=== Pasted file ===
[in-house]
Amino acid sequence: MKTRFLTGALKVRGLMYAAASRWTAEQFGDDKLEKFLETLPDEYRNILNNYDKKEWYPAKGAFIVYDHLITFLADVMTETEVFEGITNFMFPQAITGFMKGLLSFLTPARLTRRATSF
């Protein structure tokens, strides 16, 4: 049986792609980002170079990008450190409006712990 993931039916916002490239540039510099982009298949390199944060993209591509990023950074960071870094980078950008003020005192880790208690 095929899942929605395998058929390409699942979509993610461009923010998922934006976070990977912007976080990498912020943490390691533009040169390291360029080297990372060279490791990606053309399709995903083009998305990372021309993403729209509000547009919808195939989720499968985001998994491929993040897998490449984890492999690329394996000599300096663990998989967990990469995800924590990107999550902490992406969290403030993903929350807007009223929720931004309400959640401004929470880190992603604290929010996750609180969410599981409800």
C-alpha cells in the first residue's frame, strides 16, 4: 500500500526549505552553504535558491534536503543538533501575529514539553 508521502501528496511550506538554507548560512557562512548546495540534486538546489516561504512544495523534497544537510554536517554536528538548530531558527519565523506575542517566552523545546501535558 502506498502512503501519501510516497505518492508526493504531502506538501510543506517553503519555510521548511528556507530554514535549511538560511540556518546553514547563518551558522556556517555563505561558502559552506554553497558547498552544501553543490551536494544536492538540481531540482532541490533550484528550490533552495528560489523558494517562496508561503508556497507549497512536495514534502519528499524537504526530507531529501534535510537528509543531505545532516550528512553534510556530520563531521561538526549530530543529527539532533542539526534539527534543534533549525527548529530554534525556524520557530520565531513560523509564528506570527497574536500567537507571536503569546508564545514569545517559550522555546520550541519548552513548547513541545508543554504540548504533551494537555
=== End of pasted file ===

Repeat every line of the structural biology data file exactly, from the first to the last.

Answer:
[in-house]
Amino acid sequence: MKTRFLTGALKVRGLMYAAASRWTAEQFGDDKLEKFLETLPDEYRNILNNYDKKEWYPAKGAFIVYDHLITFLADVMTETEVFEGITNFMFPQAITGFMKGLLSFLTPARLTRRATSF
């Protein structure tokens, strides 16, 4: 049986792609980002170079990008450190409006712990 993931039916916002490239540039510099982009298949390199944060993209591509990023950074960071870094980078950008003020005192880790208690 095929899942929605395998058929390409699942979509993610461009923010998922934006976070990977912007976080990498912020943490390691533009040169390291360029080297990372060279490791990606053309399709995903083009998305990372021309993403729209509000547009919808195939989720499968985001998994491929993040897998490449984890492999690329394996000599300096663990998989967990990469995800924590990107999550902490992406969290403030993903929350807007009223929720931004309400959640401004929470880190992603604290929010996750609180969410599981409800």
C-alpha cells in the first residue's frame, strides 16, 4: 500500500526549505552553504535558491534536503543538533501575529514539553 508521502501528496511550506538554507548560512557562512548546495540534486538546489516561504512544495523534497544537510554536517554536528538548530531558527519565523506575542517566552523545546501535558 502506498502512503501519501510516497505518492508526493504531502506538501510543506517553503519555510521548511528556507530554514535549511538560511540556518546553514547563518551558522556556517555563505561558502559552506554553497558547498552544501553543490551536494544536492538540481531540482532541490533550484528550490533552495528560489523558494517562496508561503508556497507549497512536495514534502519528499524537504526530507531529501534535510537528509543531505545532516550528512553534510556530520563531521561538526549530530543529527539532533542539526534539527534543534533549525527548529530554534525556524520557530520565531513560523509564528506570527497574536500567537507571536503569546508564545514569545517559550522555546520550541519548552513548547513541545508543554504540548504533551494537555